The Young and The Breastless: Young women take on breast cancer their way

Text Size: Normal / Medium / Large
Printer-friendly versionPrinter-friendly version



The woman beside me did bear a striking resemblance to celebrity Gloria Estefan, so I understood why she won the look-a-like contest. We arrived on the Sage Bistro balcony at the same time, needing fresh air. A balmy breeze, laced with sweet floral scents, carried the sound of waves washing up on Wreck Beach below. Gloria and I watch through the massive glass doors as dozens of women pack the dance floor, prancing and gyrating to the old pop favorite, "I Will Survive," arms waving madly in the air. I could have been at the Bullring or any downtown Guelph bar on a Saturday. Instead, I am in Vancouver at a breast cancer networking event called "The Young and the Breastless."

I can’t say I’ve ever danced at a breast cancer conference before. Nor have I done yoga, art workshops or sing-a-longs. But this event is intentionally different. Created for young women, by young women, there is a freshness and vitality that honestly reflects the people whom it is designed to serve.

The multiple contests add another wacky edge and leave us all rolling in the aisles. One woman demonstrates how to improve posture by whipping out her prosthesis and placing it firmly on her head, then circling the room. Another sings the complete theme song to Green Acres with full impersonation and Broadway drama. People choke on their wine. I, too, am a contest winner thanks to a single butterscotch candy, blessed by the Dalai Lama and bequeathed to me by my yoga instructor, Jackie. The emcee excitedly declares me the recipient of the Auspicious Charm in Purse Award, after I exploded into the air like a rocket, wagging my precious candy like a flag. I am handed a martini-making kit, complete with a mickey of vodka. Should he find out, I trust that the Dalai Lama will appreciate the irony of the prize and not rescind my blessing.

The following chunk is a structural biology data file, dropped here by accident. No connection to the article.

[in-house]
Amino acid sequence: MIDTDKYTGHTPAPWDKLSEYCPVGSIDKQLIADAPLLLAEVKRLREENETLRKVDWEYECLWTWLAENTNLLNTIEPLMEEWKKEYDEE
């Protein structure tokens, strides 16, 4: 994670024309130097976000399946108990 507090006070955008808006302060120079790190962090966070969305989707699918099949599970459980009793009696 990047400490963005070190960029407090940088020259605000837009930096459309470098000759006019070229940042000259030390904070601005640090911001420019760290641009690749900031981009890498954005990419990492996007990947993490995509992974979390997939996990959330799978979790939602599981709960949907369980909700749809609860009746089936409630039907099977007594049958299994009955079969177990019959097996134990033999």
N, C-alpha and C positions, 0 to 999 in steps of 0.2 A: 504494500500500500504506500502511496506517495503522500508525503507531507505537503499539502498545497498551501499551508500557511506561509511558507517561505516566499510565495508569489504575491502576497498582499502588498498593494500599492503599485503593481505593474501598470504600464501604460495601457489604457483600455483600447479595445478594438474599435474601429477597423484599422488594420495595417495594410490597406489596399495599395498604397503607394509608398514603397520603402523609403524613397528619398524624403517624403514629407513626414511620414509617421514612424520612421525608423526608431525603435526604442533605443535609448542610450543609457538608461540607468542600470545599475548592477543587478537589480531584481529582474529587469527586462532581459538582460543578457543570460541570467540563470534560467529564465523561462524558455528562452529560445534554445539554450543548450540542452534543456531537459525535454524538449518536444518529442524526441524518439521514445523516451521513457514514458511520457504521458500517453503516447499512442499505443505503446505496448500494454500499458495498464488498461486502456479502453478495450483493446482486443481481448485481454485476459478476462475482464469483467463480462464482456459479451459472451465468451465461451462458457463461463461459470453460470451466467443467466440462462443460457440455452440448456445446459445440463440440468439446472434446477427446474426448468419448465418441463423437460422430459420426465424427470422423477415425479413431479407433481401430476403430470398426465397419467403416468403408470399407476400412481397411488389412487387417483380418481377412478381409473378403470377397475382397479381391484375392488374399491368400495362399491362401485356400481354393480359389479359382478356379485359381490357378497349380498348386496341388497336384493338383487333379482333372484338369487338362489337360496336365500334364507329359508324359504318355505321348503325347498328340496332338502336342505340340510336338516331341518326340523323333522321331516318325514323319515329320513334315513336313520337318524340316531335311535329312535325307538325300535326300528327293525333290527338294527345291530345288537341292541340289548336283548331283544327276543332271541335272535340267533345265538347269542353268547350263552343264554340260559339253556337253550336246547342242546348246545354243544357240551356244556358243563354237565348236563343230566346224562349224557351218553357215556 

Cancer conferences can be very raw events filled with heady, scientific content and an undercurrent of doom. So it is remarkable to me that we are laughing. These hundred women, ranging in age from late teens to mid-forties, are facing their own mortality with a modern-day pioneering attitude. Never before has there been a Canadian event dedicated to young women living with breast cancer. And just like life, it’s not all fun and games. The young moms, students, newly married, freshly separated, and women on the cusp of promising careers are seeking a connection and understanding so that they can continue living with some sense of joy and future. They also seek visibility in a society that prefers denial. Acknowledging the growing incidence of breast cancer in young women is to admit that something is wrong with the world and that a groundswell of action is required.

Breast cancer has become a household word thanks to all the awareness-raising campaigns of the last dozen years. The average person recognizes breast cancer by name and nature. But the diverse range of women with breast cancer cannot be painted with one pink brush. Career trajectory, education, motherhood and relationships vary dramatically at different life stages. Throwing breast cancer into the mix at any point in time affects each of these life phases in profound and complex ways. Cultural and religious differences further complicate the ordeal. Sexual orientation adds yet another layer of intricacy to the experience.

Unlike other conferences where expert panelists discussed current medical trends while women sit, waiting to hear some good news, the Y and B organizers turn much of the stage over to the delegates. The women became the authorities of their own unique cancer process and share their stories directly with each other. The difference is profound and moving. I listen closely to the 29-year old, with three children under age nine, exhausted from treatment, frustrated by her chemo-altered memory, with a supportive but equally burned-out husband. She quietly wonders what and how much to tell her kids. A single woman in her early thirties shares how she wants to date but feels terrified by the thought of revealing her disease and her missing breast. Epiphanies pop. Laughter ripples. Profanity pierces. Tears flow. Conversations focus on sex and sexuality. It is crystal clear to me that we are all part of a groundbreaking, think-and-feel tank, where both ideas and emotions are being intensely explored and will swell far beyond these walls and help thousands of people through a very challenging life experience.